Starting earlier this week, I opened up Inform 7 again and tried to build a scene in a woodsy clearing. It’s been quite a while since the last time I messed around with creating a text-based adventure, but I blame cookiemonger and the Quest for Glory series for my renewed interest. And I have to be working on some kind of game.

Actually, the idea began as a way to explore the town and surrounding area for my Wednesday-night Dungeons & Dragons game. I have this creative compulsion to add details to a space I’ve created, and I was trying to take advantage of that. I’ll have to talk about that compulsion a little bit later, but for now, picture it like this:

If I leave the canvas empty, I can ignore it. If I paint a mark on the canvas, I have to add detail to that mark. If I paint a circle or square, I have to paint in or around it. The more I add, the more I feel I have to add, and the feeling grows from there.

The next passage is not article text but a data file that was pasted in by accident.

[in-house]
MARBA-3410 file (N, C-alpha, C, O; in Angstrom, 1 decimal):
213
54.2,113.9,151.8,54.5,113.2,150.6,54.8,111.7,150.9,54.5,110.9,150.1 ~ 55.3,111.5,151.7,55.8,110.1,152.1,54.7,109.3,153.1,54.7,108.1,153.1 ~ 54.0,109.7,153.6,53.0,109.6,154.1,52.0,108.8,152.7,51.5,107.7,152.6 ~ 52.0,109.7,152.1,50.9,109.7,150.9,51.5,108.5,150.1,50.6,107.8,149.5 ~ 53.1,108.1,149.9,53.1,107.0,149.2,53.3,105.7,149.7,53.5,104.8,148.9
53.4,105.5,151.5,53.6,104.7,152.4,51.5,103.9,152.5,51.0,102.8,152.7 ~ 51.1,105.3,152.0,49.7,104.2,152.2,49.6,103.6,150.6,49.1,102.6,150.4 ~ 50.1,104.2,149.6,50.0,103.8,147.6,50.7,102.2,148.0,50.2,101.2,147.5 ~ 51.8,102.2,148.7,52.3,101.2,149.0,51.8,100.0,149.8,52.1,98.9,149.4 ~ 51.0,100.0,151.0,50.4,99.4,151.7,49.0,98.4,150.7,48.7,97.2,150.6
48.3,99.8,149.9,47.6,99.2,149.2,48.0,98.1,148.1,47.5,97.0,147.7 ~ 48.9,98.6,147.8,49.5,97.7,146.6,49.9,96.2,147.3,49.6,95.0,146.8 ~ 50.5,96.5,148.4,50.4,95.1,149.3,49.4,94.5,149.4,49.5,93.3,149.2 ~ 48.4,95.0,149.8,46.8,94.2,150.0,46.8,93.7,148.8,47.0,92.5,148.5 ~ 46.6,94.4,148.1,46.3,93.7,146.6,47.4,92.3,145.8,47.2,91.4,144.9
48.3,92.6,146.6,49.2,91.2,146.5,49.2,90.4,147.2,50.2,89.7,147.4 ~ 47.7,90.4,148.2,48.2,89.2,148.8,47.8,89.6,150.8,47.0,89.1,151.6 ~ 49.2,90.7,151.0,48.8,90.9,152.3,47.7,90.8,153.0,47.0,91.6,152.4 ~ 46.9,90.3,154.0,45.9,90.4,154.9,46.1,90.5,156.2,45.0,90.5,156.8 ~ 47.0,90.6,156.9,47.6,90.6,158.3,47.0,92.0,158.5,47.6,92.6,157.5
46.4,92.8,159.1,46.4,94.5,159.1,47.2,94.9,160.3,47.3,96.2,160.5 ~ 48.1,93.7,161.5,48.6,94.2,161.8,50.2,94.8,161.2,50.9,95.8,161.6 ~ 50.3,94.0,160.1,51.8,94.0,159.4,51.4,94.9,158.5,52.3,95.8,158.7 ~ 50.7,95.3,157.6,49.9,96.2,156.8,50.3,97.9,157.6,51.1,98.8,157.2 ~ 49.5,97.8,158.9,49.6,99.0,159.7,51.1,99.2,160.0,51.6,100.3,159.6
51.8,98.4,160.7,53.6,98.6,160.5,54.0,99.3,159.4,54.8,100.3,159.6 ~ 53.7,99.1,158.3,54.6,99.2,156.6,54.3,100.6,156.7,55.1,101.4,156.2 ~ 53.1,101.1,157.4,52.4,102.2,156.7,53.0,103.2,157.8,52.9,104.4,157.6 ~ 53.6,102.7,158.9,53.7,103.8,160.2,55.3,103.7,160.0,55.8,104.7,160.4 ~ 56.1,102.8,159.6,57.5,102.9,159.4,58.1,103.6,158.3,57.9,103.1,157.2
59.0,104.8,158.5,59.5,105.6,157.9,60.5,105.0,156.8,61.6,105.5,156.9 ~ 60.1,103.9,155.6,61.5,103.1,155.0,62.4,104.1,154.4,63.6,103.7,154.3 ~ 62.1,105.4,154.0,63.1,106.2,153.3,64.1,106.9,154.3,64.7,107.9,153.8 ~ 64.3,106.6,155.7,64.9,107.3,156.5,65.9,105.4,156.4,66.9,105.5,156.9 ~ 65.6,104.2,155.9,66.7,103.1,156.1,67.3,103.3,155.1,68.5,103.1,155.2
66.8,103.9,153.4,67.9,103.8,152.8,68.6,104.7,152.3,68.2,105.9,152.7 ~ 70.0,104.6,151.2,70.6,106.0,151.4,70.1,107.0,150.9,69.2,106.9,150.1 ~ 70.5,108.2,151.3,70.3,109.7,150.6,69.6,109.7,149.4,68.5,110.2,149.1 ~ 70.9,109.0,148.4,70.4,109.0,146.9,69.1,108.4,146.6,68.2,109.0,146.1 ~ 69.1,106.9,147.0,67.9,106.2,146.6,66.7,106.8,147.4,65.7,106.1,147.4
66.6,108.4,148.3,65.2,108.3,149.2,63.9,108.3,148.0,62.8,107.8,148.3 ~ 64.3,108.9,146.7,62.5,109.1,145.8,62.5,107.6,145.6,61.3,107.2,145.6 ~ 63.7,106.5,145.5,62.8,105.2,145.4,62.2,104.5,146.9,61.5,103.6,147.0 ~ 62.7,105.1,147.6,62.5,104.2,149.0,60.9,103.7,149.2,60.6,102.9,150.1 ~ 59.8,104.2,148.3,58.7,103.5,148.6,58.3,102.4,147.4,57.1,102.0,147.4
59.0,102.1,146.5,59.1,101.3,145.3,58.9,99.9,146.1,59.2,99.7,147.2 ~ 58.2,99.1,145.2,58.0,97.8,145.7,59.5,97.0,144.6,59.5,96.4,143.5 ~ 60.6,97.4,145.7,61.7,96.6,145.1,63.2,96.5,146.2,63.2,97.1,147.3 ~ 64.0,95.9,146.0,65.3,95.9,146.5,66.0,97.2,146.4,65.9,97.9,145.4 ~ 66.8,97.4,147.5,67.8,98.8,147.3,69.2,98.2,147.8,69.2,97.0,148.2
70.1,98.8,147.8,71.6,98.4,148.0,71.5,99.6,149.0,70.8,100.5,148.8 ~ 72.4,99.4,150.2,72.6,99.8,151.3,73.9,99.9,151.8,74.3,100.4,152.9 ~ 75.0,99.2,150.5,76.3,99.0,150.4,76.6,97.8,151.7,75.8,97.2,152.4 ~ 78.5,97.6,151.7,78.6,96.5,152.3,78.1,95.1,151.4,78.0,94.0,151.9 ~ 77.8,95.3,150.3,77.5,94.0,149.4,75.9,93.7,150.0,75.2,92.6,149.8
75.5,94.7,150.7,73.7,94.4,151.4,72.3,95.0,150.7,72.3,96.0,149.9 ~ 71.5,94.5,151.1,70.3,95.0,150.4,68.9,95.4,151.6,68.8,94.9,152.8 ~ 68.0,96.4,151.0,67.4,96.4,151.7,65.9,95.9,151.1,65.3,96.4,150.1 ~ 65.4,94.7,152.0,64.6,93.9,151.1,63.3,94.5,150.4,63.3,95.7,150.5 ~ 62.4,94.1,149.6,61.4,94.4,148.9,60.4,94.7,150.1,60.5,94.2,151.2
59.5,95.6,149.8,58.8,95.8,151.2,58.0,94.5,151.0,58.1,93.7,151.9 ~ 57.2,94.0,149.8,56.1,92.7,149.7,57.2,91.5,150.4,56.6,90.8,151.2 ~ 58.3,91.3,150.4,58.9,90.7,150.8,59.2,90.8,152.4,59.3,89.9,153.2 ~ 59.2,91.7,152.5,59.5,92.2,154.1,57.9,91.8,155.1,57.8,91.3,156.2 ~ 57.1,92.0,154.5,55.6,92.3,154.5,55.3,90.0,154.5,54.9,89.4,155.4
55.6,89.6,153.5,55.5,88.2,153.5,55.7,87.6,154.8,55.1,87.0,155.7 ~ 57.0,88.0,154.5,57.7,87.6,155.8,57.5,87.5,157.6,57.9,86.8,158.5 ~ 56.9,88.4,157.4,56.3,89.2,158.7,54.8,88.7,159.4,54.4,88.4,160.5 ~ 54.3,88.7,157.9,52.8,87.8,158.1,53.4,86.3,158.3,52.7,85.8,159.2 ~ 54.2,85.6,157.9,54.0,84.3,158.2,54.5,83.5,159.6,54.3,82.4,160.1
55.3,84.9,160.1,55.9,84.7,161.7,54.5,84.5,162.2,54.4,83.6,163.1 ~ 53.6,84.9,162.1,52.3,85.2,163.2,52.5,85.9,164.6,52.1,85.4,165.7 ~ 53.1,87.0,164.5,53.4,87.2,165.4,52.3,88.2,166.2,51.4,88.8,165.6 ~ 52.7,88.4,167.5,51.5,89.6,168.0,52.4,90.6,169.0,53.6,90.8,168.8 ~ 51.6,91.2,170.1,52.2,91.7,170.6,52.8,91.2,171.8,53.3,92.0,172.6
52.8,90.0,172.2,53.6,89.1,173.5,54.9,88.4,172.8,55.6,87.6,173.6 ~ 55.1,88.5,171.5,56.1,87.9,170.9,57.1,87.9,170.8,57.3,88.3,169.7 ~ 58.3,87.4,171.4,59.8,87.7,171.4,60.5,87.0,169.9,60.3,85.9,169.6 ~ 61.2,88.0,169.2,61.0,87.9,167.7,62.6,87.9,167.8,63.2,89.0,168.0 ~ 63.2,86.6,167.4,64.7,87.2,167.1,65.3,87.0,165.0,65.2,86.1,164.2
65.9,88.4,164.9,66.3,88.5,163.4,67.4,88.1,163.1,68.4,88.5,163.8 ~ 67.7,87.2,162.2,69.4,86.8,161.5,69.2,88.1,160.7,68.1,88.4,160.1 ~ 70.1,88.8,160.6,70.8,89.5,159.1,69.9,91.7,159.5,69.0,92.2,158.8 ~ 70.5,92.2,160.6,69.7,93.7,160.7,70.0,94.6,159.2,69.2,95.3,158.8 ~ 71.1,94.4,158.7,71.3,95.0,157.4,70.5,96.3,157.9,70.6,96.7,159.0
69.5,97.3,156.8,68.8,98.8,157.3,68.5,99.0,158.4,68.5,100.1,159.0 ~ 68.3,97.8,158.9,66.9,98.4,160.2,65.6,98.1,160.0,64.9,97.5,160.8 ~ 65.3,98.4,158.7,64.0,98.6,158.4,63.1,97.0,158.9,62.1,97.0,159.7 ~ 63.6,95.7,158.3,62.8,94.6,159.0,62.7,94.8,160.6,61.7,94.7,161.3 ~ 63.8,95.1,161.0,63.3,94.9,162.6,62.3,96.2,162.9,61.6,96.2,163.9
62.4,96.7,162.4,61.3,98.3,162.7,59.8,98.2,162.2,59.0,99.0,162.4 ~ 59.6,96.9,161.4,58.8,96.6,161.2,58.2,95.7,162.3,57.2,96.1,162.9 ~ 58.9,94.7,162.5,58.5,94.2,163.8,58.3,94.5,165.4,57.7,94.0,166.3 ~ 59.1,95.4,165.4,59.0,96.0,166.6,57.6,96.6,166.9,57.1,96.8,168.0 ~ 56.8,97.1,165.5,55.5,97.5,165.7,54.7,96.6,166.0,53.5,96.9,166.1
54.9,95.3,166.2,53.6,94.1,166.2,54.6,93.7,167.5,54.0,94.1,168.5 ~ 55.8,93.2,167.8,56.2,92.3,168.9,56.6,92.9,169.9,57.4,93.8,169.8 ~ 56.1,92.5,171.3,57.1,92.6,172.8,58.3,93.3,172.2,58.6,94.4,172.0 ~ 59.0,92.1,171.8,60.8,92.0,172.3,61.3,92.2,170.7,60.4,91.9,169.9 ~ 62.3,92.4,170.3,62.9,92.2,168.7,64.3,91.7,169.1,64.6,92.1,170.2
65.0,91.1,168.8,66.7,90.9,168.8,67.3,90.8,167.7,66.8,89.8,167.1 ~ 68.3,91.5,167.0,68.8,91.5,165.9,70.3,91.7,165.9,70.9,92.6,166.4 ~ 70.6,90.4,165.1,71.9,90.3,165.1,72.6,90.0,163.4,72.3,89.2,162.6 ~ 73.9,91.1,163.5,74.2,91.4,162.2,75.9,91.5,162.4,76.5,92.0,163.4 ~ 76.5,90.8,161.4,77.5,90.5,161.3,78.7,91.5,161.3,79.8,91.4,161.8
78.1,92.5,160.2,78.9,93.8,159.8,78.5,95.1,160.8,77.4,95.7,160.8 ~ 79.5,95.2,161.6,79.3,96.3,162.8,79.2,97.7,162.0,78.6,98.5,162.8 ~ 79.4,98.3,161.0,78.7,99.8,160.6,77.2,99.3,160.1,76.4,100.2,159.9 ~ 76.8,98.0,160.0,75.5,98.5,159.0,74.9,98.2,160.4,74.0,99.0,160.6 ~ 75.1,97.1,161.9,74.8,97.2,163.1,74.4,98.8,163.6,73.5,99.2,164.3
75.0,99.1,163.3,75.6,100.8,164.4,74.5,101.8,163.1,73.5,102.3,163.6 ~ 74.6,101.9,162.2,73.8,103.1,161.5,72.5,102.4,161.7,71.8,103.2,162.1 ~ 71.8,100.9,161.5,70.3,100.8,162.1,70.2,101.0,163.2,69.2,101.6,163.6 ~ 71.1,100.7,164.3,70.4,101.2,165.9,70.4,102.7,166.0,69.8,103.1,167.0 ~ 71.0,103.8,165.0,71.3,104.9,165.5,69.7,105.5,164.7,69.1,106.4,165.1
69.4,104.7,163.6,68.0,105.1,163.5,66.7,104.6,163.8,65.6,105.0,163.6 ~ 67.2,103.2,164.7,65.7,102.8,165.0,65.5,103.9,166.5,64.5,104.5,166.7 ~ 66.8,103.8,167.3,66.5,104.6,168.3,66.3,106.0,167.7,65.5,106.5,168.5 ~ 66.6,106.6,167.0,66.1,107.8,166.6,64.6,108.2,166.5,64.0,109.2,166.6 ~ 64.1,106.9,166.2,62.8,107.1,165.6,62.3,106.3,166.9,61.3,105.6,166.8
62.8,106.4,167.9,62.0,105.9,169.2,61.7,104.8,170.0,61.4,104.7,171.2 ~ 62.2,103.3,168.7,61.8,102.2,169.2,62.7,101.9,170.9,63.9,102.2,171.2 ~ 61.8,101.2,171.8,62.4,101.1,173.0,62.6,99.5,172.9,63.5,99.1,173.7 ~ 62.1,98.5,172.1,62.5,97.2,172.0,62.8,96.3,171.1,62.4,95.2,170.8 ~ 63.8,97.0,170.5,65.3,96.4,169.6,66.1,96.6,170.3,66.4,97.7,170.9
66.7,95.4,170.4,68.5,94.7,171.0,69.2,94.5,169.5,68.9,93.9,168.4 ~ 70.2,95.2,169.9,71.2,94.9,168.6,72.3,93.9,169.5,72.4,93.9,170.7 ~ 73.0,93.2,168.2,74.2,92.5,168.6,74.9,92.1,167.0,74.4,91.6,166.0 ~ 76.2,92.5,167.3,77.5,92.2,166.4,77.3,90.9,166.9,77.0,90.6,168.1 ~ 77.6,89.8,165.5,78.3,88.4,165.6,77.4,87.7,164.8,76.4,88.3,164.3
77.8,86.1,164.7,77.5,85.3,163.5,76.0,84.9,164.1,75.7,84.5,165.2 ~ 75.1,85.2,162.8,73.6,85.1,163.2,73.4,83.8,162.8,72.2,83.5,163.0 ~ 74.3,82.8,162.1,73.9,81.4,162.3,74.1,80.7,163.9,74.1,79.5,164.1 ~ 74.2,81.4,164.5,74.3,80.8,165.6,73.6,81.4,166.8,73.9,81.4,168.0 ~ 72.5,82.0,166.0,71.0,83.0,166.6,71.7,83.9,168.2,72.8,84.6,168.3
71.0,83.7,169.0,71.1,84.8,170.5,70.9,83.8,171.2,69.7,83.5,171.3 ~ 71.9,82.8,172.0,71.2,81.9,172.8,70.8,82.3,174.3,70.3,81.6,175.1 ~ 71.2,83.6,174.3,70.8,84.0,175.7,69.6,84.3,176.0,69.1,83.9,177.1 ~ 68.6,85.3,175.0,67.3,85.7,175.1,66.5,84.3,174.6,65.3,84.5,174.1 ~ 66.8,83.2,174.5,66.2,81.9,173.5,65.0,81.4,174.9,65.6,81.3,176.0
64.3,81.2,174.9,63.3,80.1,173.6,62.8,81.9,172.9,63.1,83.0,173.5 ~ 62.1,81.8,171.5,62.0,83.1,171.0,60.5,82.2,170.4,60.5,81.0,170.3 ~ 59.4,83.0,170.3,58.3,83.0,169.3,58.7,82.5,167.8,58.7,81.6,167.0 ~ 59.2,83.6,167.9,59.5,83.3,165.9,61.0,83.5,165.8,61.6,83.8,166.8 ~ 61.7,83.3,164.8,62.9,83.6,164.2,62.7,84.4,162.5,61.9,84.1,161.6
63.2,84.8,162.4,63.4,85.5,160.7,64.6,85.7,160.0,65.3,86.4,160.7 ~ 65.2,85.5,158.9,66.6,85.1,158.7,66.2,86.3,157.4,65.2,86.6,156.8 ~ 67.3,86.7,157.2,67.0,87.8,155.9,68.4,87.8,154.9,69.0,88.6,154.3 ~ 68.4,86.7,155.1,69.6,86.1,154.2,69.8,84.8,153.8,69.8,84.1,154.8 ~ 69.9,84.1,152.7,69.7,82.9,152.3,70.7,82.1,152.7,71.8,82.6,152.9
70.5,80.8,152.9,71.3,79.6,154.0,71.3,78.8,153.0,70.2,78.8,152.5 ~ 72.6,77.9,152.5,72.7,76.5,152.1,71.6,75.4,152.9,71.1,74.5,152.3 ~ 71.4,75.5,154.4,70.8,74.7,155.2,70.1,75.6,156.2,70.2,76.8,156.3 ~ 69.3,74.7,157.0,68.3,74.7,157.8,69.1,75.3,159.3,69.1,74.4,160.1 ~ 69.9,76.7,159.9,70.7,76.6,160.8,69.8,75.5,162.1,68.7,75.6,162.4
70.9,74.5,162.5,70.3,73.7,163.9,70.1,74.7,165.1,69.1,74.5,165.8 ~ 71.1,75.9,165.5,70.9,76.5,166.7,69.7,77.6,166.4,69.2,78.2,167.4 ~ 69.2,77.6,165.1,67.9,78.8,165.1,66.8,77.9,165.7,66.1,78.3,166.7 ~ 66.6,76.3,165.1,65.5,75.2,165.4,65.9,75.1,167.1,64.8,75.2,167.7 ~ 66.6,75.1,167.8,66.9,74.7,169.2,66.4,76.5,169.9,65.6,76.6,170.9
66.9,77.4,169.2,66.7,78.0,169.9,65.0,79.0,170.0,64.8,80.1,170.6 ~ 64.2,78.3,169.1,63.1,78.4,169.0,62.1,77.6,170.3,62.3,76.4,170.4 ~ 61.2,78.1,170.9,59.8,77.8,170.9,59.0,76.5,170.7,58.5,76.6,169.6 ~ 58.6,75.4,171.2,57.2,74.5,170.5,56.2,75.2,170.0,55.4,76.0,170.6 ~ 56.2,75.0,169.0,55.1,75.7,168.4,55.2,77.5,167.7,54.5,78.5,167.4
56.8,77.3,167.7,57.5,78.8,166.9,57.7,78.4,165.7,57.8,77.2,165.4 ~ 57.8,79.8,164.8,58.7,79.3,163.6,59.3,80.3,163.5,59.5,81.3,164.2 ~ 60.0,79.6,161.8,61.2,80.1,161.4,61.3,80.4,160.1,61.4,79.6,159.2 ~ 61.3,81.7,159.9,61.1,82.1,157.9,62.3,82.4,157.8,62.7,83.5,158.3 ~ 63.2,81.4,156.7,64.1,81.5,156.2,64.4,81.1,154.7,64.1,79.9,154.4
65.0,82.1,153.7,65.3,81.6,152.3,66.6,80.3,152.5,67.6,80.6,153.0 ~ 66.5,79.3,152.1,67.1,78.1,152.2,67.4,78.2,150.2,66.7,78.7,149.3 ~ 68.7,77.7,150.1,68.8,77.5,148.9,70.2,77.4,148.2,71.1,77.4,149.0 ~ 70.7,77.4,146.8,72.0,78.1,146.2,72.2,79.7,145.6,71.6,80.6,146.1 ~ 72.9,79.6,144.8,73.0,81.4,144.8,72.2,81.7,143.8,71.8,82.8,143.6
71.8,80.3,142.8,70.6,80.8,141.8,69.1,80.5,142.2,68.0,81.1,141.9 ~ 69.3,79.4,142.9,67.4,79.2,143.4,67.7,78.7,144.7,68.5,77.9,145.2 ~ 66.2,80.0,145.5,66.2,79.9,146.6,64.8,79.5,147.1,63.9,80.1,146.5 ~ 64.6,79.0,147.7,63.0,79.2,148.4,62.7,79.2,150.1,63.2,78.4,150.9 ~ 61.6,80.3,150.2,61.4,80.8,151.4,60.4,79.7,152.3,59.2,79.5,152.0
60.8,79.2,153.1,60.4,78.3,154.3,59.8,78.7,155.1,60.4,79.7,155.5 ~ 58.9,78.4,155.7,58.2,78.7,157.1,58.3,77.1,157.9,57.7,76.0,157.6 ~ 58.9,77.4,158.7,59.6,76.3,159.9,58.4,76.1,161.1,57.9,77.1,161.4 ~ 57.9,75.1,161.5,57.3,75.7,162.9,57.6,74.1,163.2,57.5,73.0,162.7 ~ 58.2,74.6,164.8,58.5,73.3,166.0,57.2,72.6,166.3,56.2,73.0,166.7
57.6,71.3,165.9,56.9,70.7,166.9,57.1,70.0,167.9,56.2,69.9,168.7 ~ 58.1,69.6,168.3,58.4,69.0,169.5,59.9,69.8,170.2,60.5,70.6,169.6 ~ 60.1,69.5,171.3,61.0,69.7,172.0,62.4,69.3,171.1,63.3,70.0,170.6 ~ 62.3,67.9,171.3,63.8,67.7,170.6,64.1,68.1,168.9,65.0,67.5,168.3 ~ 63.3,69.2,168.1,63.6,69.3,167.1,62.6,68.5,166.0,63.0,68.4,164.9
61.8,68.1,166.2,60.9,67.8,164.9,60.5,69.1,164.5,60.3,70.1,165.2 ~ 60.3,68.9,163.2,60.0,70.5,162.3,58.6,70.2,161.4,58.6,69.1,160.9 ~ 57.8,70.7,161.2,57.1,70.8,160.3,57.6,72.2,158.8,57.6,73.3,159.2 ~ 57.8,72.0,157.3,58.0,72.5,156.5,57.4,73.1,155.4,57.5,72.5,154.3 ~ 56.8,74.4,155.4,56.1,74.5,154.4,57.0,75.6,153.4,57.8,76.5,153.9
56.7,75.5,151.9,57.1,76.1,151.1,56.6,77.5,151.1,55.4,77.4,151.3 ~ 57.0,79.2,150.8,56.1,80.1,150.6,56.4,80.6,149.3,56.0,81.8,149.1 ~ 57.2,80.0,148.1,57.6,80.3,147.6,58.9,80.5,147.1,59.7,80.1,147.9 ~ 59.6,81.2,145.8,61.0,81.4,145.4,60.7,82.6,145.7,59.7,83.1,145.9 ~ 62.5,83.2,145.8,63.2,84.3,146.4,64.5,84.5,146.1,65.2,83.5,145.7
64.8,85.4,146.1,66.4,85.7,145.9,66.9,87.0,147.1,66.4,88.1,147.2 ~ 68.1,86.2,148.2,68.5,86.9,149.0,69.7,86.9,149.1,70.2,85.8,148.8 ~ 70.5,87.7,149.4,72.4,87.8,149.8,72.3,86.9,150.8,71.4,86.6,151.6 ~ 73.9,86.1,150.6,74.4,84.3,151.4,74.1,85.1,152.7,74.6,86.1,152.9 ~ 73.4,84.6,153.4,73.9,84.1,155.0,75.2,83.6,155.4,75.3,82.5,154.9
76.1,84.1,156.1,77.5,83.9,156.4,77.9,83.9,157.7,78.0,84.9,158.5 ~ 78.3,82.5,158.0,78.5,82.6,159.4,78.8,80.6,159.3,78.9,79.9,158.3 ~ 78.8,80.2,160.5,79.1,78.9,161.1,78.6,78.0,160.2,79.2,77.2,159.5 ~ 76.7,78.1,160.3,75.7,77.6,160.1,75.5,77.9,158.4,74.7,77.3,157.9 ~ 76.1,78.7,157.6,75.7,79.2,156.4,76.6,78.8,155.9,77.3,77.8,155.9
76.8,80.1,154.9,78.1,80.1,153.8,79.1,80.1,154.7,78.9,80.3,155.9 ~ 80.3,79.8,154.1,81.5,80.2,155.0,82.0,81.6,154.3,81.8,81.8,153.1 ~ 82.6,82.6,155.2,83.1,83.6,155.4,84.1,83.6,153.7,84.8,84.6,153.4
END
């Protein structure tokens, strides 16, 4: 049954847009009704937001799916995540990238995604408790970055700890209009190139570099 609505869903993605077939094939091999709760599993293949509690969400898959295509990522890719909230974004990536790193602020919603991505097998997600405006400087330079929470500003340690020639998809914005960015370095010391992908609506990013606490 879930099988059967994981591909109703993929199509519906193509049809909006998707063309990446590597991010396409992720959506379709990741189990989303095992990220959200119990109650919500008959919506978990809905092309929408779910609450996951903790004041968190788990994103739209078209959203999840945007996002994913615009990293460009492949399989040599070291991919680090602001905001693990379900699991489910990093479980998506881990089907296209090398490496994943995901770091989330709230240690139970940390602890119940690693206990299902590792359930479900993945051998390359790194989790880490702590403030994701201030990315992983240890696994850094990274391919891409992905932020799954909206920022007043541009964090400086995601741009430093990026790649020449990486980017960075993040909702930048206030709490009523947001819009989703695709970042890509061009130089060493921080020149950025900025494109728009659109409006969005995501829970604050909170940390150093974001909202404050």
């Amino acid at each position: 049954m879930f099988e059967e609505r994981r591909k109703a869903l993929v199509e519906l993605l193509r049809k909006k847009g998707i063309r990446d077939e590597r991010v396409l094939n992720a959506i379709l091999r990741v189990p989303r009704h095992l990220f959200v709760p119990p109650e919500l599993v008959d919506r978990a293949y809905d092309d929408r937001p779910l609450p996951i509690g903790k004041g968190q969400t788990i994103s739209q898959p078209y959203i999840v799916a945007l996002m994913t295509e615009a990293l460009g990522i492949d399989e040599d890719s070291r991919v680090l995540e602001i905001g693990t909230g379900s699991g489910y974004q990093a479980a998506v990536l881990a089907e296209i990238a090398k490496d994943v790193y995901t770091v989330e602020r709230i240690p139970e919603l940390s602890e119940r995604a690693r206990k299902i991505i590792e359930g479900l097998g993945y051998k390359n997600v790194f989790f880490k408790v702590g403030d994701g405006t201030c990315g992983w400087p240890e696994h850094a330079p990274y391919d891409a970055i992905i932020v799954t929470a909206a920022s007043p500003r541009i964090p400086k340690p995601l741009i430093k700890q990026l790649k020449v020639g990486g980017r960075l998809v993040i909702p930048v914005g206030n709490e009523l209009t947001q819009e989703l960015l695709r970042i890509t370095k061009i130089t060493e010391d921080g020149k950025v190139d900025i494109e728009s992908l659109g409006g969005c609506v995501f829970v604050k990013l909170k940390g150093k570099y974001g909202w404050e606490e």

Anyway, there are a couple things I picked up this time around that I really missed before, like the “Understand” coding. All I had really used in my previous attempts at Inform coding was to build a large, interconnected map and create elaborate descriptions for fixed objects. This time around, I’m playing with interactions.

Last night, I created my first NPC with a table of topics and replies. I’m still trying to figure out how to make characters a little bit more sociable, or at least recognizable. I want to make a fairly sandbox exploration game, but that requires that I understand how the parser works a little better than I do now. Things are coming along though.

Part of my preparation this time around was to make a table of all the actions a player might be expected to make on a fairly regular basis, so I could create fairly basic responses to them. “Look here, examine this, pick that up,” kind of stuff, except it’s a really broad range of actions, including eating, touching, climbing, and more.